A typical store is about 35,000 sq. ft., but we also have a prototype that ranges from 50,000 sq. ft. to 65,000 sq. ft. The larger models include a space next to the showroom that we call “the pit,” which features marked-down furniture, usually with small damages. Unlike purchases made in the showroom, customers are required to come in and pick up the furniture themselves [delivery is not available].

Is delivery mandatory for showroom purchases? 

Yes. No one can walk out of the store with furniture from the showroom in hand. We deliver purchased items already assembled. I believe there’s no such thing as free delivery; even if it’s “free,” the service is included in the price tag. Instead, we just put out our products at a low cost and then charge a fair fee to get it to their homes. This model worked very well for us. The fee is a percentage of the sale. The more you buy, the better the deal will be.

During a time where many companies are cutting advertising costs, consumers still see Bob’s face everywhere. Tell me about your ad spending strategy. 

Unlike many other retailers right now, our ad spending strategy hasn’t really changed this year compared to the year before. Marketing is an integral part of our company, and this helps us to stand out against competitors.

We rotate dozens of spots each week on TV in the areas we operate in and produce over 300 spots a year. We keep the message consistent in our ads, but we say it in many different ways as the products change to keep things fresh for our shoppers. Our advertising initiatives create a lot of talk and curiosity about the company and the furniture we sell.

In what areas are you controlling costs right now? 

We are being very judicious with all of our expenses. We are growing, but we aren’t growing our staff at the same rate. We just have to keep an eye on all parts of the business right now, but we don’t do it at the expense of doing the right thing for the company and our customers.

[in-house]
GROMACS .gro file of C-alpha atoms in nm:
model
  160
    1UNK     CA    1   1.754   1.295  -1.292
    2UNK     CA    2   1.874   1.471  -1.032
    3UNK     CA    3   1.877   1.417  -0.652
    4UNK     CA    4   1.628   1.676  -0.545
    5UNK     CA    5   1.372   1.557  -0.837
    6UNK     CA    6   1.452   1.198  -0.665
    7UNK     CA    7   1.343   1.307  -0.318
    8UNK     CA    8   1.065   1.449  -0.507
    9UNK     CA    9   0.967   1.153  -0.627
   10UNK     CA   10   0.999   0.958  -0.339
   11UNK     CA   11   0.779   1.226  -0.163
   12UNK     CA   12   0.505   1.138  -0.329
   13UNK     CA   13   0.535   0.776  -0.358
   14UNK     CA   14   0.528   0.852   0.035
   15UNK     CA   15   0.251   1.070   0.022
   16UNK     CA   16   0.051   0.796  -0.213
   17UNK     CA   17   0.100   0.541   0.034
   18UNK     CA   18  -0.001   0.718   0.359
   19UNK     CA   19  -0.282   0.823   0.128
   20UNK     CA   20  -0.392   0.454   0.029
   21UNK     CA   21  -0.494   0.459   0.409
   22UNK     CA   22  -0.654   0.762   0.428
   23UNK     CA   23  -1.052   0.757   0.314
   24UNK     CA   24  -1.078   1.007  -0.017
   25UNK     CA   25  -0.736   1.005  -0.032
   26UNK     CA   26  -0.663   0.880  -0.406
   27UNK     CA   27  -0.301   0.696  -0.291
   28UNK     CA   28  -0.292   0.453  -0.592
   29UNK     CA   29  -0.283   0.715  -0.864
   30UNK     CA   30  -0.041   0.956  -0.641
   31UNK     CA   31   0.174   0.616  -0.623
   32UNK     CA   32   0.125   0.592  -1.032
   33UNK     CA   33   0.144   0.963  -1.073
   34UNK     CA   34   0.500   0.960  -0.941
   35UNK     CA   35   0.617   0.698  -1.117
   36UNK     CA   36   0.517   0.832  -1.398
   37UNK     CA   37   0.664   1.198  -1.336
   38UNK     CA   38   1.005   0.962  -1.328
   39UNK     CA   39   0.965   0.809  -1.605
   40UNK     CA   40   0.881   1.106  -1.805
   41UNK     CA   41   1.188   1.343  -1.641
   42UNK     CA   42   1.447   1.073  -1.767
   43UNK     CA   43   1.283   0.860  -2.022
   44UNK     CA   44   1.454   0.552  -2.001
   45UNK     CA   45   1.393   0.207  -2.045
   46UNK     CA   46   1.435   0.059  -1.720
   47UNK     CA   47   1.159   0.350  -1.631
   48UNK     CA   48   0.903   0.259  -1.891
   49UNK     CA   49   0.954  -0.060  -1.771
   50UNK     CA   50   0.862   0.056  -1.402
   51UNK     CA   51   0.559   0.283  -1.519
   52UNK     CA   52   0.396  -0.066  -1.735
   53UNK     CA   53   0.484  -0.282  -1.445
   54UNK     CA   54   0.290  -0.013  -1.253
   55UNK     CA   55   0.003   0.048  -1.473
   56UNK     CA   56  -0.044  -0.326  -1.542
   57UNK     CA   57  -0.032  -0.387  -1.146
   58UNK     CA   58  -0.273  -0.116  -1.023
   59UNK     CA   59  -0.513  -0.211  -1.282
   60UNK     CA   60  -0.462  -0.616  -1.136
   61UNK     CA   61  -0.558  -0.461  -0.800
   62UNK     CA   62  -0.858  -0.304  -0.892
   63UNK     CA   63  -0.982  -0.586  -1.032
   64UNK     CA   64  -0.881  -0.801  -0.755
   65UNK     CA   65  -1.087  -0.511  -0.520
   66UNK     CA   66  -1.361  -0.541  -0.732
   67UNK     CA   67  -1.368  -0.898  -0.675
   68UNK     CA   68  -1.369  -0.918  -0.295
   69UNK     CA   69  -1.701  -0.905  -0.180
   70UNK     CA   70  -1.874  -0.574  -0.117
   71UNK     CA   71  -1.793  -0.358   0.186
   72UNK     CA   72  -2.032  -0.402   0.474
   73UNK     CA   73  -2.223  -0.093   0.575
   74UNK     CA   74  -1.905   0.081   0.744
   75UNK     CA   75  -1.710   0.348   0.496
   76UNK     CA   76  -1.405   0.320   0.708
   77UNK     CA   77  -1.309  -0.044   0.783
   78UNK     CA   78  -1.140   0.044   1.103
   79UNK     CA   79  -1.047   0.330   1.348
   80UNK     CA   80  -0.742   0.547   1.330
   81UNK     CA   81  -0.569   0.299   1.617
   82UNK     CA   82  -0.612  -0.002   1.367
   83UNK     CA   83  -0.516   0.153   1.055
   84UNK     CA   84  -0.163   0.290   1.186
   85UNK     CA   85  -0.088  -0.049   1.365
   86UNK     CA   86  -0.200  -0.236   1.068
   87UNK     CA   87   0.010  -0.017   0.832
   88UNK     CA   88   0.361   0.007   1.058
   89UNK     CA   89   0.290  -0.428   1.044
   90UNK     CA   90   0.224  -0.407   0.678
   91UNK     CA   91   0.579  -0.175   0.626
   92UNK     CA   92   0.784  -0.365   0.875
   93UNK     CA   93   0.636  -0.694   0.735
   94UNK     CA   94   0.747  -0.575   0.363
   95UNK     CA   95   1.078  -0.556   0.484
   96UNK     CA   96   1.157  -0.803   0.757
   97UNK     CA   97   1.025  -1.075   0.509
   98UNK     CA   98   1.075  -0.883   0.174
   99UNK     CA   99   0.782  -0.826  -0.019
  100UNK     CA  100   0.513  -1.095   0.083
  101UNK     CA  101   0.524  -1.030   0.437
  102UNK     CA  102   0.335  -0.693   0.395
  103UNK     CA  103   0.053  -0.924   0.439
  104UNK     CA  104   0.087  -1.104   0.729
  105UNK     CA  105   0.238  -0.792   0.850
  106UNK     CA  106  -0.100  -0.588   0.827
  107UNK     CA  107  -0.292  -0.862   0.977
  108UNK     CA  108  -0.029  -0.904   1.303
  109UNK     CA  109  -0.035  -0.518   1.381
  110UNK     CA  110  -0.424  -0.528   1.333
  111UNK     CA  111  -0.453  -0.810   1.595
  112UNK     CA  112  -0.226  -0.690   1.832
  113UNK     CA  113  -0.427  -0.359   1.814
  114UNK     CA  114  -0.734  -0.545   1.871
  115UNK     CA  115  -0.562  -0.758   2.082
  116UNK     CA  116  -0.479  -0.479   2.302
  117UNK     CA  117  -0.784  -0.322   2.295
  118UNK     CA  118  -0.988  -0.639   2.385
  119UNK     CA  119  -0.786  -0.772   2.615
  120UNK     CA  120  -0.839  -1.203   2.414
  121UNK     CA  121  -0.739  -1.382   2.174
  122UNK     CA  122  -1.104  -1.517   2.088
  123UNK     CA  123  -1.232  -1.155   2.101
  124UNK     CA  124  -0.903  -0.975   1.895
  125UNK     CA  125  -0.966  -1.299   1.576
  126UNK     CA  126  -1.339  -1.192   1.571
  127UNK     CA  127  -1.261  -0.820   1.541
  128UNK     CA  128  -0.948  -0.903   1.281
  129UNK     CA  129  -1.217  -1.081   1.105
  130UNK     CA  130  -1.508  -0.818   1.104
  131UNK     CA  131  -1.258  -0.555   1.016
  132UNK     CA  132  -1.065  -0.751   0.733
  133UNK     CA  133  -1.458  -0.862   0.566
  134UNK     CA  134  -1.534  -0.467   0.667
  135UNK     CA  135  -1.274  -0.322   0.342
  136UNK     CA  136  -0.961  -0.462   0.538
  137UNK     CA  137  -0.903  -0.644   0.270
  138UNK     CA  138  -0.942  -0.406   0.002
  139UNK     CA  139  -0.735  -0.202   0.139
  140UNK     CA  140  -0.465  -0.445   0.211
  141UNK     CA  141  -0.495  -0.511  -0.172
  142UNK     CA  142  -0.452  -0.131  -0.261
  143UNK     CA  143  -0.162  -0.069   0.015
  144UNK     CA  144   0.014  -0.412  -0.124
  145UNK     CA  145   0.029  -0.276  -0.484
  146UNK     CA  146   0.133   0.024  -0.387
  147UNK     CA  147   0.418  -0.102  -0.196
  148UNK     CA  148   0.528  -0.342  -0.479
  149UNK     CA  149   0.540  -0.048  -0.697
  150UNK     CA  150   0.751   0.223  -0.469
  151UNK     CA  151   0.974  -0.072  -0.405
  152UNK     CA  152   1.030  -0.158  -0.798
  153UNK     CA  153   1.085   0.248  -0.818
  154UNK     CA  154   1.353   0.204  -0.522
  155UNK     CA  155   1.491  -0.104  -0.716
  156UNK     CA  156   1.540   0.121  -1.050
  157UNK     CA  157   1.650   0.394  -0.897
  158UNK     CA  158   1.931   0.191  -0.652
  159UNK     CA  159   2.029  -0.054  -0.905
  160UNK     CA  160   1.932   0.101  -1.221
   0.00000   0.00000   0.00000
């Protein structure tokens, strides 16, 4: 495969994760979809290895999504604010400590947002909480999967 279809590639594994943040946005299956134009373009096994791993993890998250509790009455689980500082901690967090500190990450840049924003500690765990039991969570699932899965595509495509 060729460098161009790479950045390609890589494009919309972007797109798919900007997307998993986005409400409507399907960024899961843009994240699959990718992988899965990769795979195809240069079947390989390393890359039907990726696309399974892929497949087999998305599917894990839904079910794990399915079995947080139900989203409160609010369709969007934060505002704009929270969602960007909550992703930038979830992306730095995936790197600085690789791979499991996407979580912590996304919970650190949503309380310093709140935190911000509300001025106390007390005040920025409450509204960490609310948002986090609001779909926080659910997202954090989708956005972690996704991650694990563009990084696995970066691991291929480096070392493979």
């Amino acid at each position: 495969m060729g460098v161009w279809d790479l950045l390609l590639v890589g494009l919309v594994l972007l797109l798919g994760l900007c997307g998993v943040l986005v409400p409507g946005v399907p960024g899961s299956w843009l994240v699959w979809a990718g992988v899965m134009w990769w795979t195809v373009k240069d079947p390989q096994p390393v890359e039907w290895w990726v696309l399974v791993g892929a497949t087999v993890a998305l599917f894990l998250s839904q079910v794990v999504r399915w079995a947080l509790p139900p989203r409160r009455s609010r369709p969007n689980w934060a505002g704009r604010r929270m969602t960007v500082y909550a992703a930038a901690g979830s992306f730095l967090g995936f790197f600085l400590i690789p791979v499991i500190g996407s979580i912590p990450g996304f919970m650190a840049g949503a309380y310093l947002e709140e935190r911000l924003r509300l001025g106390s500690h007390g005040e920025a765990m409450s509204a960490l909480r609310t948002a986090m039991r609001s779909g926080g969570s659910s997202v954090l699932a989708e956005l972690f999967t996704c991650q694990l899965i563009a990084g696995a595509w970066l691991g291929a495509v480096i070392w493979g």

Many retailers are cutting back on new product assortments and designs. How does this affect staying current with shoppers? 

The merchandise in our showrooms goes fast since it is delivered to our customers’ homes. If something isn’t selling, we replace it quickly. We also have to be mindful of our square footage; the product has to be worth it for us to have it there. That said, we haven’t cut back on assortments.

What is the company’s long-term plan? 

We think that this is an opportunistic time for us to expand our presence in the footprint we already operate in, and plan on doing so in 2010 and through 2011.

Are you planning to expand into new markets? 

Any good business with a solid business model and mindset to grow has to expand geographically at some point. However, we don’t have any immediate plans to break into new markets right now. We feel there is still a lot of growth available in the markets we are already in.

And finally, what are your aspirations online? 

We have a very active Web presence and transact a lot of business online. We continue to refresh and tweak the site often and have nearly 70% of our in-store products available online now. We are continually updating the site with new products. We think the Web can be a bigger part of our business going forward.